Di'Anno - Nomad 3.5/5

Reviewed: 2-17-06


1. Intro
2. Mad man in the attic
3. War machine
4. Brothers of the tomb
5. P.O.V. 2000
6. The living dead
7. Nomad
8. S.A.T.A.N.
9. Cold world
10. Do or die
11. Dog dead

This latest CD by the metal veteran is surprisingly strong, fresh, and enjoyable output.
Those familiar with the once front man and singer of Iron Maiden know that he has an interesting career since leaving the band, including the pure bullet-belt-metal of the Paul Di'Anno's Battlezone stint (at least the original 2 releases) and Killers. It has included perhaps understandable but too obvious Maiden recidivism (see the cover of "Remember tomorrow" on 'Murder one', the entire 'South American Assault' live album, and appearance on an Iron Maiden tribute CD). Killers' debut CD, 'Murder one', in 1992, was a surprisingly awesome CD (albeit with a couple of clunkers on it) that arose in the U.S.'s very darkest of metal ages, with a CD full of pure, whole-hearted classic 80s metal triumph. This was followed by the frankly dismal 'Menace to society', where the band appeared ready to dish out a bowl of thuggish quasi-rap Biohazard styled nu-metal.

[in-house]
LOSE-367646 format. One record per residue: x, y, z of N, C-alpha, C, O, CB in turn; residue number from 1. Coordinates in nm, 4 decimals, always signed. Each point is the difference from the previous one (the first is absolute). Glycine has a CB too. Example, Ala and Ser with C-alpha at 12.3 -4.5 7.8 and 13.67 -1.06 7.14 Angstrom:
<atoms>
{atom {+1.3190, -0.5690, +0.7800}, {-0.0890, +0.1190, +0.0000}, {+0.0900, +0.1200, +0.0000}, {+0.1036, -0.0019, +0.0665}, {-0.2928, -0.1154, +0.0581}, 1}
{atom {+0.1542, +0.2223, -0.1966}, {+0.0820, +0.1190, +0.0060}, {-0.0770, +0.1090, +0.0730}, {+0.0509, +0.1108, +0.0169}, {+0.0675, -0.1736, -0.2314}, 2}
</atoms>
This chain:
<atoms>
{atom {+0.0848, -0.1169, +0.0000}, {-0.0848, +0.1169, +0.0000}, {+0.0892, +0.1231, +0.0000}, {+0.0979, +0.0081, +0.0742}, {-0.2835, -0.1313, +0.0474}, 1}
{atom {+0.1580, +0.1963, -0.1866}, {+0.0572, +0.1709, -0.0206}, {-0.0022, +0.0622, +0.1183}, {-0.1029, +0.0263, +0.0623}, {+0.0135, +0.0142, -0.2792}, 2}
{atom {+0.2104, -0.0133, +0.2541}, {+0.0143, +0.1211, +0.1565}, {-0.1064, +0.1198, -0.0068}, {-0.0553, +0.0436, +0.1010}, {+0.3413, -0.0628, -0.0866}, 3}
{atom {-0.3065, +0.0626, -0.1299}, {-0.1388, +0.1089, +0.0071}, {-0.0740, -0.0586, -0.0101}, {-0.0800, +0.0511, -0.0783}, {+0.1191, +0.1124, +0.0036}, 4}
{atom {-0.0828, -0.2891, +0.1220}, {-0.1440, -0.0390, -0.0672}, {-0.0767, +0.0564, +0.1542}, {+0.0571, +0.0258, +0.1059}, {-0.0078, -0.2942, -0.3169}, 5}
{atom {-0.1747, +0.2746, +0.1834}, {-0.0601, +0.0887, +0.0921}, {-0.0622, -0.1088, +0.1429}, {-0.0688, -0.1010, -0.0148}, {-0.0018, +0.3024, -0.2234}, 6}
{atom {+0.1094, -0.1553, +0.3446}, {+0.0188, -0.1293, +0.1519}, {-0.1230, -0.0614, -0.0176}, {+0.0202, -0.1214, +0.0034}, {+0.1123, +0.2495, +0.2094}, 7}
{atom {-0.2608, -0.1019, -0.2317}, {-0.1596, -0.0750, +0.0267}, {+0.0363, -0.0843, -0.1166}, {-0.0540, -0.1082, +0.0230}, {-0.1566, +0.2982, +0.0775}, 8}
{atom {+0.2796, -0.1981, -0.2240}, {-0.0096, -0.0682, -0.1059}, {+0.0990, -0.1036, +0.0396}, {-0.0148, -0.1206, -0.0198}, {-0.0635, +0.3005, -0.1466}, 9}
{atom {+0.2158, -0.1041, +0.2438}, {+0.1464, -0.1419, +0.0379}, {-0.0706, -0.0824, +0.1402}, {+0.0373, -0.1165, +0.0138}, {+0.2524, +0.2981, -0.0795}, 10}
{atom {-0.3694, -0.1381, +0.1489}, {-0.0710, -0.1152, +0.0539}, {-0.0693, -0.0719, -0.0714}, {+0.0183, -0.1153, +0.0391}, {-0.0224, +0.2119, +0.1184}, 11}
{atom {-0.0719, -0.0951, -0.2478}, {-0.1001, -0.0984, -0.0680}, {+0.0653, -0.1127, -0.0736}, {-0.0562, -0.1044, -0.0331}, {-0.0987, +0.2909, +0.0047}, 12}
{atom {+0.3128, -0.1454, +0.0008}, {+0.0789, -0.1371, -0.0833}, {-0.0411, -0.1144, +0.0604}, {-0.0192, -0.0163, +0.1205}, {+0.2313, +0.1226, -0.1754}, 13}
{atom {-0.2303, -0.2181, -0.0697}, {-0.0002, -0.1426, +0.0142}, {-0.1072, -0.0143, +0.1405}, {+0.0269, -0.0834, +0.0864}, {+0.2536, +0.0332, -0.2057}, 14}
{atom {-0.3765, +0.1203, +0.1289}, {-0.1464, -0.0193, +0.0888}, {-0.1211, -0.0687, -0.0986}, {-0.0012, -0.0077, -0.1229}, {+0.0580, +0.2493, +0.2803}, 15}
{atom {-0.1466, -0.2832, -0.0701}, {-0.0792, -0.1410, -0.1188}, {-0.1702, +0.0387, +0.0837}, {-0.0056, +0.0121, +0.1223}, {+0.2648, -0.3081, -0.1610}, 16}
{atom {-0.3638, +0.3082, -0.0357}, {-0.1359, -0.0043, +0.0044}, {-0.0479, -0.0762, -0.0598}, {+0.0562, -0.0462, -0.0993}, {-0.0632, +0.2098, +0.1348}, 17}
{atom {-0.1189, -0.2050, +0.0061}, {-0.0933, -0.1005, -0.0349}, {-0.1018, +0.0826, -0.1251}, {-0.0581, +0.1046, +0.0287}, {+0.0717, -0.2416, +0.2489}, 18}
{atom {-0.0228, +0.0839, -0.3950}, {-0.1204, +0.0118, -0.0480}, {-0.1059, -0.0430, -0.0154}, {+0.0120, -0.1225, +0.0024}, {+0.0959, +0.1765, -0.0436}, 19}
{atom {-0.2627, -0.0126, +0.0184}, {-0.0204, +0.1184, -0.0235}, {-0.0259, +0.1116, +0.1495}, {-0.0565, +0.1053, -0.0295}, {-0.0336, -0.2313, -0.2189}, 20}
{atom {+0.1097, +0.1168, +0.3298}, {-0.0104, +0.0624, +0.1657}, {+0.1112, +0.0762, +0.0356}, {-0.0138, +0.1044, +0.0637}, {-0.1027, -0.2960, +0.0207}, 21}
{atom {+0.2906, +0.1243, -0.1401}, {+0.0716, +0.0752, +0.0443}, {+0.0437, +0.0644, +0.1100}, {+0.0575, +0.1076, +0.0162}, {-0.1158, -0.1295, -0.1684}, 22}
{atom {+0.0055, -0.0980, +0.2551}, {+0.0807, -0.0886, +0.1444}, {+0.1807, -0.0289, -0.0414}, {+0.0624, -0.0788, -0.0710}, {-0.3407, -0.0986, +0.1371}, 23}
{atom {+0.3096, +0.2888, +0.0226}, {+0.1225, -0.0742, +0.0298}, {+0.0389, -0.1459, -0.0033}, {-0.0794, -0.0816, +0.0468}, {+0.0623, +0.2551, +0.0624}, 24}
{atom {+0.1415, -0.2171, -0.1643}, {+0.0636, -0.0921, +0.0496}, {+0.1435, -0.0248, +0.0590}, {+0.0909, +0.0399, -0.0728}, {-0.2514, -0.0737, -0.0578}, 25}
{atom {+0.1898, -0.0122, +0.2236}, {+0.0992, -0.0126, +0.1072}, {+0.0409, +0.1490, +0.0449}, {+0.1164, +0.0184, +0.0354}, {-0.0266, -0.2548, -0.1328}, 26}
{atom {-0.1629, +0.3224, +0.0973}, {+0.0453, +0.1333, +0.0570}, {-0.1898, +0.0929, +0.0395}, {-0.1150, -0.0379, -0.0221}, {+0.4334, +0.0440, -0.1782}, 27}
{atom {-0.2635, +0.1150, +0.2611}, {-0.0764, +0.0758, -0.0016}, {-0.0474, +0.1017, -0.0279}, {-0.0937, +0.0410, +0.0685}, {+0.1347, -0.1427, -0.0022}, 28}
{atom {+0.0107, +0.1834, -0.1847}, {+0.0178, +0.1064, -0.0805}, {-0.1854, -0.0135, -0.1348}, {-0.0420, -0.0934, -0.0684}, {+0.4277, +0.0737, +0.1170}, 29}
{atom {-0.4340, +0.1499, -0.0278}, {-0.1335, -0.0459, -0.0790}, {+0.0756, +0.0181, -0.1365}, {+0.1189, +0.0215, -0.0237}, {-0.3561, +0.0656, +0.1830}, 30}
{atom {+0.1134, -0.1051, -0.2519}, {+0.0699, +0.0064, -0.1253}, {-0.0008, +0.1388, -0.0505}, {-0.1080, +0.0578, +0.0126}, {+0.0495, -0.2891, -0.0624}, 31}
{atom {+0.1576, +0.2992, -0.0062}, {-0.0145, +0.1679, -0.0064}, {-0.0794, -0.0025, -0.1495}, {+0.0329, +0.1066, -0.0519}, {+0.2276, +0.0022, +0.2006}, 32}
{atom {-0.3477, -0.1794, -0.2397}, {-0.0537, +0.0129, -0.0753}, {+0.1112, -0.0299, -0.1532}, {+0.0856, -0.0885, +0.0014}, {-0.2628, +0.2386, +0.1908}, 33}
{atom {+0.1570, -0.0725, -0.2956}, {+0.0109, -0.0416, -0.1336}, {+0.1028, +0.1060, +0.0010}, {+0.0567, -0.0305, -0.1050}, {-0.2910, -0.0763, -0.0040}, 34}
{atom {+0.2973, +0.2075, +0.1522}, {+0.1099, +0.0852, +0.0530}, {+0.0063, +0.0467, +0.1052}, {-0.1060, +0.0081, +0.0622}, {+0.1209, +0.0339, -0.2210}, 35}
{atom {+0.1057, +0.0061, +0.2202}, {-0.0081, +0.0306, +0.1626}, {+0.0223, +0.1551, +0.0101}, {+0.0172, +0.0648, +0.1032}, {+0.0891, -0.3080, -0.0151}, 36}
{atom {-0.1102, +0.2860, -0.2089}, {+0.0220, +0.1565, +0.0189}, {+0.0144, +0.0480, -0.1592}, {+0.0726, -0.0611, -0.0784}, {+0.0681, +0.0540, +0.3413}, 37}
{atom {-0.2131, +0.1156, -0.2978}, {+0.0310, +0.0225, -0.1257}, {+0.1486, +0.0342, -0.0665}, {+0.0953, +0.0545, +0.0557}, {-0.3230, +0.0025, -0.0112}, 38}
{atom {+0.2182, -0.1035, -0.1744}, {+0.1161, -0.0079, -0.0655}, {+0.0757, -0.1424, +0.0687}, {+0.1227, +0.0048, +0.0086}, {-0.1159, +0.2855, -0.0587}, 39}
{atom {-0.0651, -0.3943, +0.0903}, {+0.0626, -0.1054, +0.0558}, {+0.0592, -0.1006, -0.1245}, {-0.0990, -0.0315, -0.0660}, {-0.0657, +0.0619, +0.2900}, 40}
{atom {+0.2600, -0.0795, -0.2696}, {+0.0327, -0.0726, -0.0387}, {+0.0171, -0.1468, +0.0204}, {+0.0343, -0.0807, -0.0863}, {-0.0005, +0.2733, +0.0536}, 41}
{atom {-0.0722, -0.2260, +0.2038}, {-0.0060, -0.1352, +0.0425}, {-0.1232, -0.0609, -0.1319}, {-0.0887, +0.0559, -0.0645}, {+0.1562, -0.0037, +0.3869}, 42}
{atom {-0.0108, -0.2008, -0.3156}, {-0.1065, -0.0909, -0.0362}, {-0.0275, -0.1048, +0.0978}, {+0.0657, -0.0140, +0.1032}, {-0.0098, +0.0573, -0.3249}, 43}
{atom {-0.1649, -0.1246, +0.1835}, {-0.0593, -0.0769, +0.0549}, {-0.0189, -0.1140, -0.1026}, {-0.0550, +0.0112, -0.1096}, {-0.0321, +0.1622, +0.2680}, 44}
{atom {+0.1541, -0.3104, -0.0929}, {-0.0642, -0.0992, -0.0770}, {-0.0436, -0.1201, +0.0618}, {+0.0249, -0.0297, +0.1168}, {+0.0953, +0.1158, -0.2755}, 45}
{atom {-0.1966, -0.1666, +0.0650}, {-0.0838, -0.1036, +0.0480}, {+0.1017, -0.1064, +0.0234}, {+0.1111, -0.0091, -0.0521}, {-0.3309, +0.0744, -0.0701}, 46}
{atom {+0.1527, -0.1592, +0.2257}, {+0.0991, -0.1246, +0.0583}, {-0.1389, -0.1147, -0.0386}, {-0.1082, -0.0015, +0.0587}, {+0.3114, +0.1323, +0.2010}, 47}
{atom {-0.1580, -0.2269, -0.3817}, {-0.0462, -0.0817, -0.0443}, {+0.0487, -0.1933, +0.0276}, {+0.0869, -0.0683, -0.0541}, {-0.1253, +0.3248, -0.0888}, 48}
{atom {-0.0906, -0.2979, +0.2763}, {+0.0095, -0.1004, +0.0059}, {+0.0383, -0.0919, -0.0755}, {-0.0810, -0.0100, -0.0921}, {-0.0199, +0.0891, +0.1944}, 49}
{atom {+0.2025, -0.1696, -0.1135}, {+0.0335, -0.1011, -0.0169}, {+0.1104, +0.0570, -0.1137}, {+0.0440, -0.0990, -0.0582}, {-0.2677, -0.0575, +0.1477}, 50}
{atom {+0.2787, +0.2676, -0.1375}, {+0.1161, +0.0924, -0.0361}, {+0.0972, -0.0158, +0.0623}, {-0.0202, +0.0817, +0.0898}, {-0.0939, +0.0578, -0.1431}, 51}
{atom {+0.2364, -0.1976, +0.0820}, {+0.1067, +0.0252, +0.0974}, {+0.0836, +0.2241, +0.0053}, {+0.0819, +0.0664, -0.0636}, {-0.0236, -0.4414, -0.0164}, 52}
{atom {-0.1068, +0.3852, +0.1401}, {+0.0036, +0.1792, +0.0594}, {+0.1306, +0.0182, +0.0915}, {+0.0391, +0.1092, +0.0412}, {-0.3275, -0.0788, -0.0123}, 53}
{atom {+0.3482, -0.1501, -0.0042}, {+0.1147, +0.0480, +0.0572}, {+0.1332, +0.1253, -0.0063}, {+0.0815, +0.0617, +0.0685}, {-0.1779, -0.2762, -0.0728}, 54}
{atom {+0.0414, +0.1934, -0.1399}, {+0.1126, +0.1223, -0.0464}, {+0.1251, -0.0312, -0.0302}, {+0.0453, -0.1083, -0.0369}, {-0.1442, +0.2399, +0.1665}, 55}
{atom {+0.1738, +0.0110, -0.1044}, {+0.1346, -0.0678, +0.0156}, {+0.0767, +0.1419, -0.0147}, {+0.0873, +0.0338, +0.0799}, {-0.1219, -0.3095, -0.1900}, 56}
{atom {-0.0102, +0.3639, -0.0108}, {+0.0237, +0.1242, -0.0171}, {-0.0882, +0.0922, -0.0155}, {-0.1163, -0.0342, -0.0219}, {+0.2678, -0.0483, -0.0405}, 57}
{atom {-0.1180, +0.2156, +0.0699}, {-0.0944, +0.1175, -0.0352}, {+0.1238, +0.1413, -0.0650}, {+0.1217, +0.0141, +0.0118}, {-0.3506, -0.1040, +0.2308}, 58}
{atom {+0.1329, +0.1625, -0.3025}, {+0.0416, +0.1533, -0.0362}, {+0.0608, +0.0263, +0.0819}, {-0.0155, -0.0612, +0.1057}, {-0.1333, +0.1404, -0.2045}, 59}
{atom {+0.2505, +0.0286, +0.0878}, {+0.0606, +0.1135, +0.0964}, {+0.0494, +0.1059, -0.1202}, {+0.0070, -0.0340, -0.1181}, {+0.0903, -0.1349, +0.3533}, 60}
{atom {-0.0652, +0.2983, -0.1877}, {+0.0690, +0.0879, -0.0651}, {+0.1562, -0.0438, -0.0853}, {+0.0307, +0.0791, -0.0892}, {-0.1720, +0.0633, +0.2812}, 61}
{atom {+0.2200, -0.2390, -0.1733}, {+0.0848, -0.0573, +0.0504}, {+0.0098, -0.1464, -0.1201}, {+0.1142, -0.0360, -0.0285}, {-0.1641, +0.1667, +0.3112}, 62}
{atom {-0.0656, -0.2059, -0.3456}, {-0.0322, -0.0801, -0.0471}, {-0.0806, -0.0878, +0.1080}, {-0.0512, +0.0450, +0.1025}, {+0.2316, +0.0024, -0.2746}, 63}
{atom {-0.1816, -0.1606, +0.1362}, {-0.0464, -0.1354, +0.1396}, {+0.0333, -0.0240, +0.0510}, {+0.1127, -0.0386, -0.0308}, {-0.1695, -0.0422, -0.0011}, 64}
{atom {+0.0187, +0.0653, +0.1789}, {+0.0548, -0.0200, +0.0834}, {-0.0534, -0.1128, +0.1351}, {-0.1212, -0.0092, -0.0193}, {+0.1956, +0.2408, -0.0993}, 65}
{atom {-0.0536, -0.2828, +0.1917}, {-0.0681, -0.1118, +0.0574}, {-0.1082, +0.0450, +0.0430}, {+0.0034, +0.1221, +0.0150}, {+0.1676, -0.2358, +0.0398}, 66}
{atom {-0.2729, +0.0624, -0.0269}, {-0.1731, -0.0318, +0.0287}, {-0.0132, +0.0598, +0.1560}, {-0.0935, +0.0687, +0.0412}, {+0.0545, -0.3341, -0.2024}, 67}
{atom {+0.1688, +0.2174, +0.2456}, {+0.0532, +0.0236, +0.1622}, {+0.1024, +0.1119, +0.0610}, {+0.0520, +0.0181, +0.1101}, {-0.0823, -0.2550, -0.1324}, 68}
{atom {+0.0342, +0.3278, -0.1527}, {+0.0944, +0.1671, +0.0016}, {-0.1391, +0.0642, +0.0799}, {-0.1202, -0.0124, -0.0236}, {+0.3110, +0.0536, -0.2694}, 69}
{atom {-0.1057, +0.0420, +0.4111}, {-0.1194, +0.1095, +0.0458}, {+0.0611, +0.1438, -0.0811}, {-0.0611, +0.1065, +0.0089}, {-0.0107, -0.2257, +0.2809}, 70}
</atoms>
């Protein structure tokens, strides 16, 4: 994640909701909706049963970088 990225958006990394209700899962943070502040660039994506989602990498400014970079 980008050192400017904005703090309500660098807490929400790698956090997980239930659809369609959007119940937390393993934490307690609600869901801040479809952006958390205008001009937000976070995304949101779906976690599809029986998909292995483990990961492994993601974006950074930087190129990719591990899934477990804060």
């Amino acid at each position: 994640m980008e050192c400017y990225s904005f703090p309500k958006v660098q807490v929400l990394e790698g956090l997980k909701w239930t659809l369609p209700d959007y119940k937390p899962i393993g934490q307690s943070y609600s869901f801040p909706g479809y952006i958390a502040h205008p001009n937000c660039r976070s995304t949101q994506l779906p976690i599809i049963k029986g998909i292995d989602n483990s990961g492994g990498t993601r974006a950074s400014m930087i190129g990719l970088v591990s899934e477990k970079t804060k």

'Nomad', a 2000 release, catching me by surprise, is a hearty and enjoyable return for the metal icon. While Di'Anno's voice is understandably a shade worn after all these years, the energy of the CD is buoyed by sharp, clear, crunchy production and playing that mimics more late 80s metal/quasi-thrash than early/mid-80s metal like 'Murder one'. The band he's assembled obviously has the enthusiasm and the talent to give him the best possible output. There is definitely one dialed up one more notch on the aggression meter than 'Murder one' or Battlezone, but that being said, it's still pretty direct and solid in the heavy metal zone. The title track stands out as the most powerful song to me, and songs like "The living dead", with a kind of power metal ballad sensibility, versus "P.O.V. 2000" with a more in your face, thrashy attitude, or the evil "S.A.T.A.N.", balance out a very solid release. The aggression is constantly complemented with strong hooks and melody. About the only thing you can say is that it doesn't really resemble Iron Maiden in any way, but that's not a bad thing, given the history.

If you want to just hear a pure, susurrating sweet steel metal riff burning in your brain, you've come to the right place. Overall, if you're a fan of CDs like 'Murder one', and direct, aggressive, but melodic and midtempo American style metal, such as the heaviest Savatage, Laaz Rocket, and Metal Church, this is a fulfilling slab of veteran steel.




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